However, problems can arise when reports mislead readers by distorting result interpretation and suggesting that positive results have been obtained, even if statistically significant differences have not been determined for the primary end point. This problem of misleading reporting is called spin.5-10 Boutron et al6 observed that RCT reports with spin were more likely to emphasize the benefit of the experimental treatment by focusing on statistically significant results, including those of secondary end points and subgroup analyses, which should be interpreted as exploratory results. Systematic reviews have previously classified spin in the field of oncology.7-11 Studies on the impact of spin have concluded that it might lead readers to overestimate result positivity.12-14
Spin in RCTs have mainly been discussed in superiority trials, with few reports assessing spin in noninferiority trials.15 Compared with superiority RCTs, noninferiority RCTs may have more factors that complicate interpretation, including noninferiority margin, assay sensitivity, and choice of analysis population.16 However, no systematic review has investigated spin prevalence in noninferiority RCTs in oncology. Given the complexities of interpretation inherent to noninferiority RCTs, we consider it is important to clarify how much spin exists and the factors associated with the spin when it is present.
Therefore, we performed a systematic review of the spin prevalence in negative noninferiority cancer RCTs published since 2010, when the US Food and Drug Administration guidelines for noninferiority trials were published.16 This systematic review of noninferiority RCTs investigated spin prevalence and its associated factors in oncology.
This systematic review follows the Preferred Reporting Items for Systematic Reviews and Meta-analyses (PRISMA) reporting guideline. Data were analyzed from March 22 to September 15, 2021.
The selection criteria were reports on an RCT, examining anticancer treatment, using a noninferiority design, and published between January 1, 2010, and December 31, 2019. Using PubMed, we created a search strategy reflecting the inclusion criteria and systematically collected reports. This search strategy is described in the eMethods in the Supplement. The Cochrane Highly Sensitive Search Strategy17 was used to identify the RCTs. After collecting reports identified by the search strategy, we read the abstract and main text of each report, and excluded reports based on our exclusion criteria, including reports other than direct anticancer efficacy assessments (eg, quality of life, cost-effectiveness, diagnosis method, and primary end point could not be identified); exploratory studies (eg, phase 1, phase 2) or pilot studies; superiority or equivalent studies; other study designs (eg, crossover study, multigroup or single-group study, and factorial design); studies that terminated early at an interim analysis; and reports not written in English. We defined negative trials as those that did not show that the effect of the experimental treatment, compared with the control treatment, was better than a prespecified noninferiority margin and included them in analysis (Figure 1).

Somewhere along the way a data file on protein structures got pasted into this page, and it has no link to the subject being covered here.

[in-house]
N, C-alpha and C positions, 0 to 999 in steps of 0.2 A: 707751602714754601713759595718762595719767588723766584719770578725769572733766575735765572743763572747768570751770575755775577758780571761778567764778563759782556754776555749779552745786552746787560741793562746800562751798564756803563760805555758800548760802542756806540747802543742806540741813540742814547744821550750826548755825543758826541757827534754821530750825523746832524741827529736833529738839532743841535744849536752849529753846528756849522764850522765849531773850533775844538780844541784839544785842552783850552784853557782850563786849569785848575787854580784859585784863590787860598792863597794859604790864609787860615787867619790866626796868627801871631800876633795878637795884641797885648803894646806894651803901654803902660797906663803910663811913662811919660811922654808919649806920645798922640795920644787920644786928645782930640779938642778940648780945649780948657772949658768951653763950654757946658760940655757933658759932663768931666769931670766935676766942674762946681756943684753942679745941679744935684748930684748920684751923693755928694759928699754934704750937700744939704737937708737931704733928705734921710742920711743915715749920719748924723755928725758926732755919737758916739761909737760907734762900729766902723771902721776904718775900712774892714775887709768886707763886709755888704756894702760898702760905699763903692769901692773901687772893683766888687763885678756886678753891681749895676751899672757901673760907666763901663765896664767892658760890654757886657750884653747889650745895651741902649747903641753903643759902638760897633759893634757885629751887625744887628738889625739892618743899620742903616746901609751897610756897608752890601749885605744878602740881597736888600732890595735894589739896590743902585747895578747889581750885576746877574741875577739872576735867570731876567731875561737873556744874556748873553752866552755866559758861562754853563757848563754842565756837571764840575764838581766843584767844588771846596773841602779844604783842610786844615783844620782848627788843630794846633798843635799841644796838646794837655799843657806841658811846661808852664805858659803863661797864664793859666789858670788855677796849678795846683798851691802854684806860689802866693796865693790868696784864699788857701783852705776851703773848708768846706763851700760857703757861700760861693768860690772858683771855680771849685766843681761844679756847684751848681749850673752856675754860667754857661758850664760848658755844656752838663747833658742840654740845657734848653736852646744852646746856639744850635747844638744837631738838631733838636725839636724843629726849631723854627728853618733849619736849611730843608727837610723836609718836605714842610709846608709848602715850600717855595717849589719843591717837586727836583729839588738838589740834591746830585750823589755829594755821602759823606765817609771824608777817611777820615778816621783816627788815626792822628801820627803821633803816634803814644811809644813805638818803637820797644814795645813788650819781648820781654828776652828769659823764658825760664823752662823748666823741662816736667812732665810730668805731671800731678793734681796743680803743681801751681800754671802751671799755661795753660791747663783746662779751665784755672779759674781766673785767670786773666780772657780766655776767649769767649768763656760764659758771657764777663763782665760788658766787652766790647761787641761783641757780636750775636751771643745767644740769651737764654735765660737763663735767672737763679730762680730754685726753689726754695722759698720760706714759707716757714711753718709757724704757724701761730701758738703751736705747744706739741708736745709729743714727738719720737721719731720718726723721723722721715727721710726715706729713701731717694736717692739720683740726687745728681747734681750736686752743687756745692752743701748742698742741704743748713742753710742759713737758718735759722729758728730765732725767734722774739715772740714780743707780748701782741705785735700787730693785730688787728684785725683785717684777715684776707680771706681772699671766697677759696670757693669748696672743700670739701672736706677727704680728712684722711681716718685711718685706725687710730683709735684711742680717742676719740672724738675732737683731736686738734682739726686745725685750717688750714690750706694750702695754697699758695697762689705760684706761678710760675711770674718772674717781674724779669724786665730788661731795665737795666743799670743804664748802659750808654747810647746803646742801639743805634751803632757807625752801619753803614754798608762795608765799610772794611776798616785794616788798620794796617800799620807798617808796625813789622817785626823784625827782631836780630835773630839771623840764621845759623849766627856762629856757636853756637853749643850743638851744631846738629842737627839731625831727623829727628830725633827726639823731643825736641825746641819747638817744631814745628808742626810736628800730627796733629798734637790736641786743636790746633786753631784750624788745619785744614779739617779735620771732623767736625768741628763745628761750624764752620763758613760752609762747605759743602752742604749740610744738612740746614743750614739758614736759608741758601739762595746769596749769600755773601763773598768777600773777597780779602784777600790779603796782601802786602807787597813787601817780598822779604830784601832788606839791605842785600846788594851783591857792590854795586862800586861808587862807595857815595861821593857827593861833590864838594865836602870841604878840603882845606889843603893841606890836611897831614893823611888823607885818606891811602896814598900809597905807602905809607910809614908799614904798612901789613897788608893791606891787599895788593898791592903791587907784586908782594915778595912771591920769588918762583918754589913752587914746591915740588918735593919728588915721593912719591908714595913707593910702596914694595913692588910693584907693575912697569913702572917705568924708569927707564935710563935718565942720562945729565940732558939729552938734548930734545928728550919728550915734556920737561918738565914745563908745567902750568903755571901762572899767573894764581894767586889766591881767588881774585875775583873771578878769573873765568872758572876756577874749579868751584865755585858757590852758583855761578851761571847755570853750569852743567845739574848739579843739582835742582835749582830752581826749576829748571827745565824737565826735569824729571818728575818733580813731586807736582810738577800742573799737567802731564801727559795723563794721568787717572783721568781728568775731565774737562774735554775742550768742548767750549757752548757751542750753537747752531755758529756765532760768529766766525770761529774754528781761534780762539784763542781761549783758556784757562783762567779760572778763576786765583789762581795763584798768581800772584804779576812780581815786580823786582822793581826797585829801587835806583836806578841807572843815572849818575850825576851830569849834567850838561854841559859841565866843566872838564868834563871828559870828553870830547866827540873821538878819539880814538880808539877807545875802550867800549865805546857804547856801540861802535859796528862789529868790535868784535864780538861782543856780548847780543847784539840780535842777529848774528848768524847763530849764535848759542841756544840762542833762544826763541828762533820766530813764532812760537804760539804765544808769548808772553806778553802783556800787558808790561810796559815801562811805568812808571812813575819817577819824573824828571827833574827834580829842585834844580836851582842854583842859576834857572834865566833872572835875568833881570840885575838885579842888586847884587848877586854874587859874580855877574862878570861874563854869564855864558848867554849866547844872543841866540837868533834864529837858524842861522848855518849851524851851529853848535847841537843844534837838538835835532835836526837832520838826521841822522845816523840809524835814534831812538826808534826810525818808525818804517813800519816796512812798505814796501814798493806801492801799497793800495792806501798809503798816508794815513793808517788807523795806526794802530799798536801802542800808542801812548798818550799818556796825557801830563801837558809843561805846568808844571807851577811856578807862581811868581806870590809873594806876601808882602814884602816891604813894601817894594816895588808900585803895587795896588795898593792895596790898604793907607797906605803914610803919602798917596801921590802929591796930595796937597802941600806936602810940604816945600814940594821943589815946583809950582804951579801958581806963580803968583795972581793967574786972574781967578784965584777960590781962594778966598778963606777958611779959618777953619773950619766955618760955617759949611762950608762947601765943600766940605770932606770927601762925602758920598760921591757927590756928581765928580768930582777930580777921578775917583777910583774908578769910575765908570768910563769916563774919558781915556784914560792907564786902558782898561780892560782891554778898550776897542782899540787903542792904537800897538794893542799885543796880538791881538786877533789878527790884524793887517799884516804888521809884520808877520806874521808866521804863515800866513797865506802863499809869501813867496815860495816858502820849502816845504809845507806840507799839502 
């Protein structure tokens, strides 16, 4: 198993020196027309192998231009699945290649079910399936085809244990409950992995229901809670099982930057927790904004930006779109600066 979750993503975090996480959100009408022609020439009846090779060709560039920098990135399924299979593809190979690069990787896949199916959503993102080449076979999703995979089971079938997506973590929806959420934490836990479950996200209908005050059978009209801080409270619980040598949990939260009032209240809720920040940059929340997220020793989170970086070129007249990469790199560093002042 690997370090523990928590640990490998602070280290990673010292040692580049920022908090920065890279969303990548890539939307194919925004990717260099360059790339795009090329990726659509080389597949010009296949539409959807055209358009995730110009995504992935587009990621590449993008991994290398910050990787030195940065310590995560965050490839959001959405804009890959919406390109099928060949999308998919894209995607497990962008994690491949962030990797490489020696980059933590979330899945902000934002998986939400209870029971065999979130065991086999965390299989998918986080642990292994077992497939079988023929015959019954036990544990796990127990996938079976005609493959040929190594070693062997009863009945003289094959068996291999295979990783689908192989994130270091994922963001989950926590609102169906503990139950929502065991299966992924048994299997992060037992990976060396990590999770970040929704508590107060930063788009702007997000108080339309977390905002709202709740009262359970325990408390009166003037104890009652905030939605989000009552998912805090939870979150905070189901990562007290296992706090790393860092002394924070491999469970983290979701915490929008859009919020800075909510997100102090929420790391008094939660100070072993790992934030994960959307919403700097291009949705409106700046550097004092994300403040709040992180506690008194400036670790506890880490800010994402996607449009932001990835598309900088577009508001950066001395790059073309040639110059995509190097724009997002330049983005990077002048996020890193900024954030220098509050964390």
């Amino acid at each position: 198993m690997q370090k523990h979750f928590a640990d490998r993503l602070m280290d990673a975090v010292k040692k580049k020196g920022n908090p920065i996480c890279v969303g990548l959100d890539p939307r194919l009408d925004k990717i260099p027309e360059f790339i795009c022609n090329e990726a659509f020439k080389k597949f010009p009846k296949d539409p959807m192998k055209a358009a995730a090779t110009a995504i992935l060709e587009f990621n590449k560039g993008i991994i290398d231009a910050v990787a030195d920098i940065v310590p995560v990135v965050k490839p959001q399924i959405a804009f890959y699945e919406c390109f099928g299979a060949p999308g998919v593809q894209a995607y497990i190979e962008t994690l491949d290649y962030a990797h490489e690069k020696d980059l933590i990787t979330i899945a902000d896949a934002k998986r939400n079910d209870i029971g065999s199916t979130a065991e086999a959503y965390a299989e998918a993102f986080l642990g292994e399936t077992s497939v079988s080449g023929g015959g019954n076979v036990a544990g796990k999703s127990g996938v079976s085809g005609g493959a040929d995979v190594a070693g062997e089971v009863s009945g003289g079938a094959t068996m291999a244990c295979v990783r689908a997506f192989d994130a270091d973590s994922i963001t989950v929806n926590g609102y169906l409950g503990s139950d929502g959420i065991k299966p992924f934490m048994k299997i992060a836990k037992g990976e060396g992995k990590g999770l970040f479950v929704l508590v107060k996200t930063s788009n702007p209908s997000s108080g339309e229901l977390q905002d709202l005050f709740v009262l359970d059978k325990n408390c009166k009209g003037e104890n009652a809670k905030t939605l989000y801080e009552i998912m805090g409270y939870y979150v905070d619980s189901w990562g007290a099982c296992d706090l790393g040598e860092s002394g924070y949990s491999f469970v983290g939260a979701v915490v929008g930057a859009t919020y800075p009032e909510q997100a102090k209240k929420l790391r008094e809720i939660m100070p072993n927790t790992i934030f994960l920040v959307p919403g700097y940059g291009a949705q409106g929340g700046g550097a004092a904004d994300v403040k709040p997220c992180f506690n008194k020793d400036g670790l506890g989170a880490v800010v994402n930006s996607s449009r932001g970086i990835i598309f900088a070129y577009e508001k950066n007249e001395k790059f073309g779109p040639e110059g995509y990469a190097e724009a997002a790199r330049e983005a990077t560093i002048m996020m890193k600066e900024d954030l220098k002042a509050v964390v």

To ensure the strategy of literature collection, we confirmed that the same reports were selected by 2 authors (C.I. and A.H.), independently conducting the search. The inclusion of reports not selected by both authors was discussed among all authors.
From the selected reports, we extracted journal information (name, impact factor in 2018), general report information (publication year, number of citations in March 2021), author information (numbers of statisticians and other roles; eg, project and data managers), funding source (for-profit [eg, pharmaceutical or medical device industry], nonprofit [eg, public funds], both, no funding), rationale for conducting the study (novelty [ie, not used in clinical practice], safety, experimental treatment application simplicity), primary end point (efficacy measurement), noninferiority margin, number of patients or participants (planned and actual numbers of individuals enrolled), and analysis population. This information was recorded in a data collection form that was prepared in advance.
We defined spin as the “use of specific reporting strategies, from whatever motive, to highlight that the experimental treatment is beneficial, despite a statistically nonsignificant difference for the primary endpoint, or to distract the reader from statistically nonsignificant results,” as proposed by Boutron et al.6 We used this definition to evaluate the presence of spin in the results and conclusion sections in the abstracts, as well as the results, discussion, and conclusion sections in the main text of each report. The spin strategies were identified according to the type of research,18-21 and we identified spin strategies for noninferiority RCTs. Spin was considered to be present if the report corresponded to the strategies of spin specified in advance and improperly emphasized the benefit of the experimental treatment.